The Neuropsychophysics of Competitive Driving

It is a popular belief that racing drivers possess extraordinary attributes combining hand-eye coordination, reaction time, and courage, whereas literature specific to competitive driving emphasizes the overlapping concepts of a driver’s mechanical sympathy and reliable reporting of functions to his/her crew.  Mechanical sympathy refers to a driver’s ability to feel fine operations of the vehicle that include aberrations in function (such as changes in acceleration, braking rates, or vibration).  Perhaps the most important skill within mechanical sympathy is traction sensing: an ability to determine when the limits of adhesion are being exceeded at each wheel.  High skill in traction sensing allows a driver to ride an ever-changing edge of balance between loss of time and loss of grip.

All of the attributes mentioned above are measurable aspects of human performance. 

Neuropsychophysics is the study of brain/behavior relationships in our perception of the physical world.  This area of neuroscience has developed numerous testing methods for behavioral performance factors, and these methods are already applied in clinical settings (for instance, after recovery from concussion or stroke) to assess the adequacy of an individual’s cognition for the task of driving.  Drive Science applies neuropsychophysical testing methods in order to assess competitive drivers at multiple levels of the profession. Testing also determines how a successful racing driver differs from the man on the street, and what cognitive/kinesthetic skills separate the potential champion from the pack.


Much of our perception of the physical world is obtained through kinesthetic data received from our sense of touch (including proprioception, or the perception of movement and spatial orientation from sensors within the body) and from the visual system.  These sources of information allow us to interpret information and decide how to act upon it.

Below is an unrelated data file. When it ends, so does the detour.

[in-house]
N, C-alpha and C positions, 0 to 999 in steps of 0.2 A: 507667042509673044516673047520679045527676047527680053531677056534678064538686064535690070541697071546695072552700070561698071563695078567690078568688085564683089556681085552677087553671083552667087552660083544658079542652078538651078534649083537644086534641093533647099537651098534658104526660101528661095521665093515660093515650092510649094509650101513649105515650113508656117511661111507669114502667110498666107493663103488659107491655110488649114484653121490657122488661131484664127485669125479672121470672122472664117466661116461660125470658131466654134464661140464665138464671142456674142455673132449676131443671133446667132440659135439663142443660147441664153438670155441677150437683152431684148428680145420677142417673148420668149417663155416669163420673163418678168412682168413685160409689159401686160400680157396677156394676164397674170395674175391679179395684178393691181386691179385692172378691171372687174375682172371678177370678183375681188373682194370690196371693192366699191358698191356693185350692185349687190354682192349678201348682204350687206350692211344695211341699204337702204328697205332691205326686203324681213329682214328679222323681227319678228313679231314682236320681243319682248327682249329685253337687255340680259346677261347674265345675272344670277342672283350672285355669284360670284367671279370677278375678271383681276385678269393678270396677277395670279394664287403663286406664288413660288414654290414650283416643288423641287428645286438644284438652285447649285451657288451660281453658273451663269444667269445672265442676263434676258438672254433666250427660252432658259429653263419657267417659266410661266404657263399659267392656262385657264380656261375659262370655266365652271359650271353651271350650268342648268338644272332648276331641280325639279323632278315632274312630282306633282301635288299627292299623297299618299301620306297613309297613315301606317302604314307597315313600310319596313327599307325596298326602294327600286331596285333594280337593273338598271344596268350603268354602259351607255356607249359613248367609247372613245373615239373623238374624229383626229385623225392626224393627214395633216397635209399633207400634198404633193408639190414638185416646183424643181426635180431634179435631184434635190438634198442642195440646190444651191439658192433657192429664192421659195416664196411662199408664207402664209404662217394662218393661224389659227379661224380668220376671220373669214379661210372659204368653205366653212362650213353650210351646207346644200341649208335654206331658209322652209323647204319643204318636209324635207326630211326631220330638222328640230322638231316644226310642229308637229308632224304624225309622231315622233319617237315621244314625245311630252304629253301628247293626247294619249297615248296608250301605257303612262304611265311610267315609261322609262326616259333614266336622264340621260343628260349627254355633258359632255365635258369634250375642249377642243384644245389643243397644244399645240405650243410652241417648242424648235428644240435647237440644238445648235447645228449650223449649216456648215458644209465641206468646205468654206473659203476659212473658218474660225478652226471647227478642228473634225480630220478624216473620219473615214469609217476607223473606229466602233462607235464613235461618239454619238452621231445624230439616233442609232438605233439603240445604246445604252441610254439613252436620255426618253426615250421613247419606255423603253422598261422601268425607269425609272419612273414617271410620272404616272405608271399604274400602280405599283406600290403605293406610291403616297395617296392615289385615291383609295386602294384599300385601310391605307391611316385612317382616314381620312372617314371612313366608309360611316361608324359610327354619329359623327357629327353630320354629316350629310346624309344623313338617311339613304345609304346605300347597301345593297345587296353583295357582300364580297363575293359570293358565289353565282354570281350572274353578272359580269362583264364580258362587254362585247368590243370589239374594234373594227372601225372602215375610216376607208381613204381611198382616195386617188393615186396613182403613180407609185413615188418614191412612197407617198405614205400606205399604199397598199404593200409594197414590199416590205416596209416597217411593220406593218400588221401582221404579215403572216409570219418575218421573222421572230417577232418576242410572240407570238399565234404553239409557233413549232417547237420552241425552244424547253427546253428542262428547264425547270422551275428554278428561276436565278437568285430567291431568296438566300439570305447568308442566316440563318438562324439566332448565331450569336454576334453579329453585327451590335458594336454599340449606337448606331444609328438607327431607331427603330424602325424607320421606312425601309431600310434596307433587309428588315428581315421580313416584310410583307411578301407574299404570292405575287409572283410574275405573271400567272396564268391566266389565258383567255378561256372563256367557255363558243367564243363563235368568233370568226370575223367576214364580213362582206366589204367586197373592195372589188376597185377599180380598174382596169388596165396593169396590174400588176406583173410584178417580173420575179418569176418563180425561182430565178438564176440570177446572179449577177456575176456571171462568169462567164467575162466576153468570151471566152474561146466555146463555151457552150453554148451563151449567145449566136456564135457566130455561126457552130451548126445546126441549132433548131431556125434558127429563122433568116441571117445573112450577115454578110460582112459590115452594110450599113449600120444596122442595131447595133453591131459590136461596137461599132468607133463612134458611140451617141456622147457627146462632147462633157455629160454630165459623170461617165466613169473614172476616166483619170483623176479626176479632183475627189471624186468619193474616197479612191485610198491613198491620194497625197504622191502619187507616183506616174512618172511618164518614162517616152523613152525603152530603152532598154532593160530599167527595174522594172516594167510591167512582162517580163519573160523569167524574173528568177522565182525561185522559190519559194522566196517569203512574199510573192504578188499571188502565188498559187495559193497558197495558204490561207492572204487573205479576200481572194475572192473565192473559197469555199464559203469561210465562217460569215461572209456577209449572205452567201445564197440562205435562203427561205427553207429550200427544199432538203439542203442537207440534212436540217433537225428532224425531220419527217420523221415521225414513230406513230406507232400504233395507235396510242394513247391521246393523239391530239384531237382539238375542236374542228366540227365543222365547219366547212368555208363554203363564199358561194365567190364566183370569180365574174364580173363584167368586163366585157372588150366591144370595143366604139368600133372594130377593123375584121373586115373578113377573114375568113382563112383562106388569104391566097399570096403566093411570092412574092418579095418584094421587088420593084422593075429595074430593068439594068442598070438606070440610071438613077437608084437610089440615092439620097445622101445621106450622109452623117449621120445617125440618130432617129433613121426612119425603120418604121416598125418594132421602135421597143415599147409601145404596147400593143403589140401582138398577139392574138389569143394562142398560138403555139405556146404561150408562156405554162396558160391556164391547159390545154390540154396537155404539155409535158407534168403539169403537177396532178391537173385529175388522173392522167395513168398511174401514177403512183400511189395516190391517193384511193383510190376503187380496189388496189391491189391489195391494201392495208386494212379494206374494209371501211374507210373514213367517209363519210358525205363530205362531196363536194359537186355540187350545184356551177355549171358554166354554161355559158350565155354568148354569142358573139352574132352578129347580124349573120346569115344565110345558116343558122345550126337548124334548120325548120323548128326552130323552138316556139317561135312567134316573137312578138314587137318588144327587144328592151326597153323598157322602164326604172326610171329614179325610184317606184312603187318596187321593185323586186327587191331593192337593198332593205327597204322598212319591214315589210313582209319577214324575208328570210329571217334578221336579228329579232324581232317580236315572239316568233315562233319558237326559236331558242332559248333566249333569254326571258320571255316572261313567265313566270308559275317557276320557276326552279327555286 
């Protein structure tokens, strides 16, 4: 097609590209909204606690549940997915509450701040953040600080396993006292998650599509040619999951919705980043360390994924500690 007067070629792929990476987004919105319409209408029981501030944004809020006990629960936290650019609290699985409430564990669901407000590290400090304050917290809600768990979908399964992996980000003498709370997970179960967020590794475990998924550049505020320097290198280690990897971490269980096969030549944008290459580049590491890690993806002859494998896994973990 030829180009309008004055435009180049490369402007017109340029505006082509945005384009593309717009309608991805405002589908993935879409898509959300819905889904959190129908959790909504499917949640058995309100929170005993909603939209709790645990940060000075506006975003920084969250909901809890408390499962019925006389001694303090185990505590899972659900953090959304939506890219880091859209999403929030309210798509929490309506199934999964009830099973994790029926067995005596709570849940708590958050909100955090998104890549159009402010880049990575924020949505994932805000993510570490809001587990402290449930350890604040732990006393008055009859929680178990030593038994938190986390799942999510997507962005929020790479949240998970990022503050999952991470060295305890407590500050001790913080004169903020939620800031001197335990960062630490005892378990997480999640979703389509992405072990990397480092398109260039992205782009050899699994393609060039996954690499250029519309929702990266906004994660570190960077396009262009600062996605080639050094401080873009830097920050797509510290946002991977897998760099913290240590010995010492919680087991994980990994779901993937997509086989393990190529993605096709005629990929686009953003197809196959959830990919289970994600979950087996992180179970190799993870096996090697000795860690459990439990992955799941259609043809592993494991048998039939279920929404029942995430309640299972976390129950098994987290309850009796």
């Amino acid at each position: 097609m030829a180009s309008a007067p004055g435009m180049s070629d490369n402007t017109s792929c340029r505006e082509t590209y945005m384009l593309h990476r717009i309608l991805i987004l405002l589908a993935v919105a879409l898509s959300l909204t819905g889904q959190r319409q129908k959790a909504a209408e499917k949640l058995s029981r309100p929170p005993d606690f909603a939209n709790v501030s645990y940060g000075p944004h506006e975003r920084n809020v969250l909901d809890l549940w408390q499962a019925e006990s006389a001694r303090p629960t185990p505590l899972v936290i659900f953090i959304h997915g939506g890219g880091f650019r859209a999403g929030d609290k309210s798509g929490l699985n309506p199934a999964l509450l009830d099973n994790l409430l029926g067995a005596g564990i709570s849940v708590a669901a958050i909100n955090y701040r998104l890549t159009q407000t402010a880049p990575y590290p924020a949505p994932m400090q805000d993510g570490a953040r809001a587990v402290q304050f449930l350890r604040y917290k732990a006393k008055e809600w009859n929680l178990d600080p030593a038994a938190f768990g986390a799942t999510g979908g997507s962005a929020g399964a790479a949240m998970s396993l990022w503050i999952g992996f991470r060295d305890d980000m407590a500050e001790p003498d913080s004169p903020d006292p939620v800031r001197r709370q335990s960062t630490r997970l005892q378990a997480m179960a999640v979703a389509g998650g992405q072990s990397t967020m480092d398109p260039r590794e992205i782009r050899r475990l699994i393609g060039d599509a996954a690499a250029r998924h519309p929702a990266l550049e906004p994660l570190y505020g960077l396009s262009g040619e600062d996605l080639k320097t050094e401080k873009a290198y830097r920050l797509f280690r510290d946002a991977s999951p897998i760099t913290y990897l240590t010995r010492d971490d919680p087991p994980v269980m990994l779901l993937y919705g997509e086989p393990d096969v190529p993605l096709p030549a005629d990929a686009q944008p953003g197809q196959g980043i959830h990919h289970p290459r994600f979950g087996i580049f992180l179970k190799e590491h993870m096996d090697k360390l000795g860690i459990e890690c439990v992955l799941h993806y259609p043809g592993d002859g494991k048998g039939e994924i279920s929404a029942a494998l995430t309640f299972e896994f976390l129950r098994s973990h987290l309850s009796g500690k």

Spica Protocol for Evaluation of Exceptional Drivers (“S P E E D”)

At the practical level, performance factors pertinent to competitive driving fit into two categories:  Kinesthetics (sensing the physical world) and Cognition (interpreting sensations and executing a plan of behavioral output).  Considering the neuropsychophysical domains involved, Drive Science has developed a test battery to assess the skills of competitive drivers: the Spica Protocol for Evaluation of Exceptional Drivers (SPEED).  The SPEED examination is comprised of the following:


Motor racing teams at the professional level devote innumerable resources to collecting data on the operations of the competitive automobiles.  Drive Science works to assist driver selection and driver development programs through scientific laboratory procedures that measure human performance factors central to automotive competition.

“Ferrari cars win races, Ferrari drivers lose races…”

 - Enzo Ferrari

For more information on the SPEED examination and planned studies, please contact us:

220 Fort Sanders West Boulevard

Medical Office Building 2, Suite 300

Knoxville, Tennessee    37922

Tel: 865.531.9088